In the context of institutional norms and structures, several types of actors were considered important for engaging students in sexual violence prevention and response, and championing program implementation. At universities and high schools, leadership who demonstrated strong buy-in were notable at campuses where successful sexual violence prevention programs were in place (Table 3, Quote 3.8). Within universities, human-resource staff, the Youth Union, school boards or management committees, and student affairs/administrative staff also were identified as facilitating or impeding the institutional response to sexual violence and the implementation of prevention programming. In high schools and universities, several informants cited teachers and other student-facing staff as vital to the implementation process, and a pathway intervention integration and student engagement (Table 3 Quotes 3.9–3.10). These actors operated within the inner setting, autonomously or alongside inner setting leadership, to influence activities and norms, including by championing counter-cultural or deprioritized programs.
Influential characteristics of individuals
Individuals who interact with the intervention during implementation may exist in the inner and outer settings, and characteristics of those individuals can influence the intervention’s effectiveness (ex., receptivity to change, willingness to engage) and requirements for successful implementation (ex., level of knowledge provided, familiarity with topics). Teachers and lecturers, who are potential facilitators, have varying levels of subject-matter expertise on sexual violence (Table 4, Quote 4.1). Teachers or lecturers with science or social science backgrounds were seen as better prepared to tackle content related to sexual and reproductive health and sexual violence. Also, younger lecturers were considered more open to discussion and perhaps better able to engage with and relate to students’ experiences. Likewise, university students’ area of study was linked with their awareness of sexual violence, willingness to engage in discussions about sexual matters, and involvement with extracurricular activities related to social justice (Table 4, Quote 4.2), as was the urbanicity or rurality of their university. High school and CSO informants often described parents’ more customary attitudes towards sex among young people as a potential barrier to program acceptability (Table 4, Quote 4.3). However, a few CSO informants suggested that parents with more contemporary attitudes could be a potential avenue toward community-level norms change, serving as a bridge to the outer setting (Table 4, Quote 4.4).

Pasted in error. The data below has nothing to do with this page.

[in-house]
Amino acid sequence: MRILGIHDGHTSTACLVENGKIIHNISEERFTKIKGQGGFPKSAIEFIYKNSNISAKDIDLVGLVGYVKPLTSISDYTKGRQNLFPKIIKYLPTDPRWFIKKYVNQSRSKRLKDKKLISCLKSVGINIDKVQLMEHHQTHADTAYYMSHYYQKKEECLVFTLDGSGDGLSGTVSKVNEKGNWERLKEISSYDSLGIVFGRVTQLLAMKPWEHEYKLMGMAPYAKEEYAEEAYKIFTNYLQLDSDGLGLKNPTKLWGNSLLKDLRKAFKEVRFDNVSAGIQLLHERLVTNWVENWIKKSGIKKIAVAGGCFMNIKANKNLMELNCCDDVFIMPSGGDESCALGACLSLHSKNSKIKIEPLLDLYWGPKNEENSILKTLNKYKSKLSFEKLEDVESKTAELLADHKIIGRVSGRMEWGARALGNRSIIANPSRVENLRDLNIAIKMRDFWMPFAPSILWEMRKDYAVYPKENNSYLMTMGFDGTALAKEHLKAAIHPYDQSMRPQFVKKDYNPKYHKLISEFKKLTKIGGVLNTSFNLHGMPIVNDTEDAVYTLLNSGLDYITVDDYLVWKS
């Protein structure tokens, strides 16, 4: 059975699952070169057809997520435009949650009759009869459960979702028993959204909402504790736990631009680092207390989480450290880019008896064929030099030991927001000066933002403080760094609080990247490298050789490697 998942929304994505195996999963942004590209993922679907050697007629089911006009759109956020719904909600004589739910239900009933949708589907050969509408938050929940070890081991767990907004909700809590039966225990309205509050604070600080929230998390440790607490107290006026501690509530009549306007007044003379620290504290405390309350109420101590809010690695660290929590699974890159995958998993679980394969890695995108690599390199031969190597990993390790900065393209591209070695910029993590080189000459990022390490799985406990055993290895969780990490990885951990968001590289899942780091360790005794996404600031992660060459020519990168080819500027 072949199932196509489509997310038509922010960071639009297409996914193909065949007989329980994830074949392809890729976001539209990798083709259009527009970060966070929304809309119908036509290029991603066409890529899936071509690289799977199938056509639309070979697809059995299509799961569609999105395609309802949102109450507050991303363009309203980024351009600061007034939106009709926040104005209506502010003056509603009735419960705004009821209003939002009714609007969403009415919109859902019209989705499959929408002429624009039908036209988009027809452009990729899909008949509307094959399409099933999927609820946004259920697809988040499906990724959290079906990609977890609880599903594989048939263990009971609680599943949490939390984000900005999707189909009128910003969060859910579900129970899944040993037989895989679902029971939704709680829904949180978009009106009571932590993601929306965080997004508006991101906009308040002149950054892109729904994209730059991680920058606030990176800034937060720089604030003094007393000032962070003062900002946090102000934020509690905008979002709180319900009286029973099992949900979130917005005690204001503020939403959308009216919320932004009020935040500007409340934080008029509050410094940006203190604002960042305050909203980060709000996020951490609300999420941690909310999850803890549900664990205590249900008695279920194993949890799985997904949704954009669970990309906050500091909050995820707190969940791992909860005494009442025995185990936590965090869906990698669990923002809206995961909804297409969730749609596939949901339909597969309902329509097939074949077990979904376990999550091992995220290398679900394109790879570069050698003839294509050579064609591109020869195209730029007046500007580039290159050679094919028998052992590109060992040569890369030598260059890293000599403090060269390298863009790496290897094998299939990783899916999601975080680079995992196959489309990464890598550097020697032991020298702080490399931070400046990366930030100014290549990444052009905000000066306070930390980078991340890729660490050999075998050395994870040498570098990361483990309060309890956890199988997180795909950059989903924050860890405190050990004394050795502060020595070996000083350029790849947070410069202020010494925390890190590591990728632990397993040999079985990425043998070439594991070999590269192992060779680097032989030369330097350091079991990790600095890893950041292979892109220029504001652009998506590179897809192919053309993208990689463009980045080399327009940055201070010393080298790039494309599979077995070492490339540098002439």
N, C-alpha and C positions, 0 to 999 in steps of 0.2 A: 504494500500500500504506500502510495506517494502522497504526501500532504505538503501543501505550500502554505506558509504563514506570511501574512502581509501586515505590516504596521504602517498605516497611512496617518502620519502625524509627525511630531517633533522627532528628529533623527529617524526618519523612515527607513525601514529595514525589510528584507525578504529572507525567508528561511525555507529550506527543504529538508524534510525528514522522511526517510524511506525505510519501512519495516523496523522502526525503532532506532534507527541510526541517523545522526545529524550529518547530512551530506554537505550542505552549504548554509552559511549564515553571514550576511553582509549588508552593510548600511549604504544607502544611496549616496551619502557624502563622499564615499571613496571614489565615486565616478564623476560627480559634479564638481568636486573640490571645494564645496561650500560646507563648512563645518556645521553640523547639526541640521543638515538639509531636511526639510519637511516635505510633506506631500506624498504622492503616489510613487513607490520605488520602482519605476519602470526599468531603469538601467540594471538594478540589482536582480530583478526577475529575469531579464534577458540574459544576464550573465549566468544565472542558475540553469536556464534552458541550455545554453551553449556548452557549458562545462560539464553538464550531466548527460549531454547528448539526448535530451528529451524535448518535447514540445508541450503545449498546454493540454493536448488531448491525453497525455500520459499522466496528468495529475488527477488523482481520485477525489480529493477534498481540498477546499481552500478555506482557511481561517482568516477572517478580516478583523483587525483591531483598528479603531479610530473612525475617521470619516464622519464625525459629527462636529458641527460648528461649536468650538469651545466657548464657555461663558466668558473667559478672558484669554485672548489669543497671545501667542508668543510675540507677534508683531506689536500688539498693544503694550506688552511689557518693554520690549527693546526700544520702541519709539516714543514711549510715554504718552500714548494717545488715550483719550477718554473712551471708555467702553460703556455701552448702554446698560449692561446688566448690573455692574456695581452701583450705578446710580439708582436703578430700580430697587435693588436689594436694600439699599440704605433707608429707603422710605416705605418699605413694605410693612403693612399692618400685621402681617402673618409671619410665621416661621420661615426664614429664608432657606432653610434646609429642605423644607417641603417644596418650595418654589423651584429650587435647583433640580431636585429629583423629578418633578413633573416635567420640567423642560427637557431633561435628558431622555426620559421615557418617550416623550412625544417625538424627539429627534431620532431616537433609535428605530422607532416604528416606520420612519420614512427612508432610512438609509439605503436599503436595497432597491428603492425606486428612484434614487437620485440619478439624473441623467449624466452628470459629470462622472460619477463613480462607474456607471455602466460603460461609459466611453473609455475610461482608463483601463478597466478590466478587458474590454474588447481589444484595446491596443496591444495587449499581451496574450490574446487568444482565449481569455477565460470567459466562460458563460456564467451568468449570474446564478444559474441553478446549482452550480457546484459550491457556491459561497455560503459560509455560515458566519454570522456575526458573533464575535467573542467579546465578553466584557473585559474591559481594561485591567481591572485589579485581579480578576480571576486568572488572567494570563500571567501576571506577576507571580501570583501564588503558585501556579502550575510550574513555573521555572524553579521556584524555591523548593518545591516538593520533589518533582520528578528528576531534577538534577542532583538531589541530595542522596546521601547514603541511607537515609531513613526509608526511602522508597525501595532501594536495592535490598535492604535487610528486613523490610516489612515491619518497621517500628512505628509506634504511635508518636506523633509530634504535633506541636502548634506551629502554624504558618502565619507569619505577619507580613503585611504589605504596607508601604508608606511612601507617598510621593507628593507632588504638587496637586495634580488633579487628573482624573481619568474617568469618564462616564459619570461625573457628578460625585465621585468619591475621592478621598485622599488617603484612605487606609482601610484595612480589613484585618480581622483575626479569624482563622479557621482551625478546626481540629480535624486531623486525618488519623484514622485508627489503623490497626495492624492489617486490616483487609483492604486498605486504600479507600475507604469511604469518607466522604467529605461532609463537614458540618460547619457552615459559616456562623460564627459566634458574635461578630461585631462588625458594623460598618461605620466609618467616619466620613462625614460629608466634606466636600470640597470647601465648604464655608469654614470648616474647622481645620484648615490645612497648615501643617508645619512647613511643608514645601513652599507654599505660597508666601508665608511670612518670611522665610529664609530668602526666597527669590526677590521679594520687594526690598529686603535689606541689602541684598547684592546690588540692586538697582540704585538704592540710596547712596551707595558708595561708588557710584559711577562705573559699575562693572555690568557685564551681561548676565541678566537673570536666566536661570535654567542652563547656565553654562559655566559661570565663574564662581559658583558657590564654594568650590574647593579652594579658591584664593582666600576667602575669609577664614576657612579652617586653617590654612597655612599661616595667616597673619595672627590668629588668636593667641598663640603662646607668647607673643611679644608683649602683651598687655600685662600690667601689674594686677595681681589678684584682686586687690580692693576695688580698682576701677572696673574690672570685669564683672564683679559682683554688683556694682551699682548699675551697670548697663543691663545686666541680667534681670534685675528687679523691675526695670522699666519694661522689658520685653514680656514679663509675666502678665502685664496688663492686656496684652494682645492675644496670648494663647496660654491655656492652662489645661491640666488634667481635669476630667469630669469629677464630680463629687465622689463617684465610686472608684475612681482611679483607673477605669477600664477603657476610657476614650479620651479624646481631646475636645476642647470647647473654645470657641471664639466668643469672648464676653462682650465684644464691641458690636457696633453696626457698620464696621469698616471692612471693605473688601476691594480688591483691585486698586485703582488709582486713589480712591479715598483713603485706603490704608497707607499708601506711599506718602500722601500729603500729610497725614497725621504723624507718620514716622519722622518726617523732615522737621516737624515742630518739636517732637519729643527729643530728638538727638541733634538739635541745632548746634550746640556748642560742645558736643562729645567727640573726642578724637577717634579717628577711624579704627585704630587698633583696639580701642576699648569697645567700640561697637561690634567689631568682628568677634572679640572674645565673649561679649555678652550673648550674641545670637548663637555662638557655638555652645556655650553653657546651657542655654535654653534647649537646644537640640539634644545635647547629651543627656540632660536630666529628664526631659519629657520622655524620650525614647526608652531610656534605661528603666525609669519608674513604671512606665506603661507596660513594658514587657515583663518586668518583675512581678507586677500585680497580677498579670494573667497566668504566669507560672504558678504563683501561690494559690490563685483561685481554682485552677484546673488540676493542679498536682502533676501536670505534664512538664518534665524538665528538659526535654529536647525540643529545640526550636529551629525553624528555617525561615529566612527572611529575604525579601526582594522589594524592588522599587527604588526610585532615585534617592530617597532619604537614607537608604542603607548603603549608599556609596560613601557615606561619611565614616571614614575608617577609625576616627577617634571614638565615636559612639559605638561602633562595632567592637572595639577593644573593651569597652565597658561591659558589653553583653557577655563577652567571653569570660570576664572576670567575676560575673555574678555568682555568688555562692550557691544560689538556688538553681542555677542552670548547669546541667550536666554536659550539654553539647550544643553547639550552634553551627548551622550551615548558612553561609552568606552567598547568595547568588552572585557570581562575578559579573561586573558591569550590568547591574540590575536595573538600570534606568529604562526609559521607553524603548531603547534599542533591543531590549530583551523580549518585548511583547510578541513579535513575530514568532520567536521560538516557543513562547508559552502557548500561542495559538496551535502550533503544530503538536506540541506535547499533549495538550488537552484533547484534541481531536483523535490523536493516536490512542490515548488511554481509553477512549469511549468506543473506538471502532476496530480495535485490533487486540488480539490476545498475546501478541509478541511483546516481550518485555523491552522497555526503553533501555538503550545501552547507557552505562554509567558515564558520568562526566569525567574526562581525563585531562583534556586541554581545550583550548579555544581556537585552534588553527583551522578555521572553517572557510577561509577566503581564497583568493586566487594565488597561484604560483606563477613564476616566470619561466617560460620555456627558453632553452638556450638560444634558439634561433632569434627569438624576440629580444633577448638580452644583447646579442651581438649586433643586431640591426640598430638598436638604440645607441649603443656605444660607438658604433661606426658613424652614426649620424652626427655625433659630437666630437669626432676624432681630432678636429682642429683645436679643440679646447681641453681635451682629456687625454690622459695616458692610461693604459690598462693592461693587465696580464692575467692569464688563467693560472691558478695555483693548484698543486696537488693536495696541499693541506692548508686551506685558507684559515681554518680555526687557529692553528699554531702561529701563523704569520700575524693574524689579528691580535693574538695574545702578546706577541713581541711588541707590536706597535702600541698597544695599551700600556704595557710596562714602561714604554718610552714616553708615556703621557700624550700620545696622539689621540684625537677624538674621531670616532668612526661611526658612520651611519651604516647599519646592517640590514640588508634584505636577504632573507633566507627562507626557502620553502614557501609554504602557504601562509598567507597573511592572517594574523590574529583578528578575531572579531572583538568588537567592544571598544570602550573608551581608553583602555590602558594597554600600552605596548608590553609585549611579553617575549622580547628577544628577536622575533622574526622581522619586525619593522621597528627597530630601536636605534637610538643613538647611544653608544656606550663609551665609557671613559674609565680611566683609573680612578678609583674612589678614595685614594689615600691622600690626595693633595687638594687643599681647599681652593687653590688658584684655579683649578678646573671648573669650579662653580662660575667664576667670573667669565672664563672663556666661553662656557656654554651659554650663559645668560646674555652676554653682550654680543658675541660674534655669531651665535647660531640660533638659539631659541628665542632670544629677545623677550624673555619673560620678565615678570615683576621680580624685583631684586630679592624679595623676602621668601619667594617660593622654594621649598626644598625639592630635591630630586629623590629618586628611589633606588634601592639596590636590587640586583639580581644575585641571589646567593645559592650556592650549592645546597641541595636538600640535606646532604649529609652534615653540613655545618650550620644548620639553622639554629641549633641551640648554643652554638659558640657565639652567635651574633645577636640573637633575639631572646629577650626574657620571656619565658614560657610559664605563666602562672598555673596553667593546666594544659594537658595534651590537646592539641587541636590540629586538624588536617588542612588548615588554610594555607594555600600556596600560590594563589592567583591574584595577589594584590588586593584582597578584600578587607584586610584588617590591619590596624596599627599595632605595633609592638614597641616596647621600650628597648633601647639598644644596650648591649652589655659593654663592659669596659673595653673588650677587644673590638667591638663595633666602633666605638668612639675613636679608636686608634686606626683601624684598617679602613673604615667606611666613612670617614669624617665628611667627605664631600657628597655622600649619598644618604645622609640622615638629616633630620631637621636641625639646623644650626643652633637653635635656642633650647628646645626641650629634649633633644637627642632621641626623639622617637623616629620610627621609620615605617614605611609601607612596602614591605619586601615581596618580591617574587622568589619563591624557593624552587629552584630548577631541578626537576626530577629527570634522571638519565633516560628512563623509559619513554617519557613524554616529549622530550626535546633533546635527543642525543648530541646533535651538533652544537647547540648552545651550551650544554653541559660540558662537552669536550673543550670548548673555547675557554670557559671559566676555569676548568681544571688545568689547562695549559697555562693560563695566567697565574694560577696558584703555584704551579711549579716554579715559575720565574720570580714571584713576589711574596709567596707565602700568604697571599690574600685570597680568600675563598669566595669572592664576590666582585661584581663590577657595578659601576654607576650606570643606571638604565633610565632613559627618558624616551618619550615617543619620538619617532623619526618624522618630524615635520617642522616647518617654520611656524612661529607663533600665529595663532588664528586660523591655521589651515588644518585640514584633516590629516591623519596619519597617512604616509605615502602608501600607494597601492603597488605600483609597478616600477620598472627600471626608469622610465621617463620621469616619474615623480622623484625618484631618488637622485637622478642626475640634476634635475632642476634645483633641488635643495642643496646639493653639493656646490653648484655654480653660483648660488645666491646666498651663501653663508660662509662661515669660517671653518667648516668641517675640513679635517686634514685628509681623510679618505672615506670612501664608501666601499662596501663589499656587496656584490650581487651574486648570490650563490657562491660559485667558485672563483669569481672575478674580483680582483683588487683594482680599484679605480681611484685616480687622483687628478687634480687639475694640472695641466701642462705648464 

Influential characteristics of prevention interventions and implementation processes
Interview and focus group participants, respectively, provided feedback on violence prevention programming generally and GlobalConsent specifically in organizational settings. Participants offered several insights into intervention program structure, often overlapping with views on the process of implementation. Participants’ comments fell into three categories: the intervention medium, intervention delivery, and intervention content. Responses were similar across high schools and university, underlining the needs of students.
Many key informants suggested the medium of the web-based program—online versus in-person—would be effective to raise awareness of sexual violence in universities and high schools, especially through familiar apps and websites (Table 5, Quote 5.1). Key informants noted that virtual programming could fit more easily into students’ schedules and provide greater confidentiality. However, others discussed challenges with virtual programming, including the need for more intentional engagement with students, the difficulty of eliciting feedback from intervention participants, and the time burden outside of school hours (Table 5, Quote 5.2). Responsive to this, some suggested that the program should be implemented in-person, and a few informants felt that one-way delivery of information would be suboptimal, instead suggesting a discussion- or activity-based program. Informants were divided on how to execute sexual violence prevention programming generally, with some suggesting integration into classes, some suggesting a 30-min remote session, and many suggesting more intensive, sustained intervention, including hybrid interventions with in-person and online activities (Table 5, Quotes 5.3–5.5).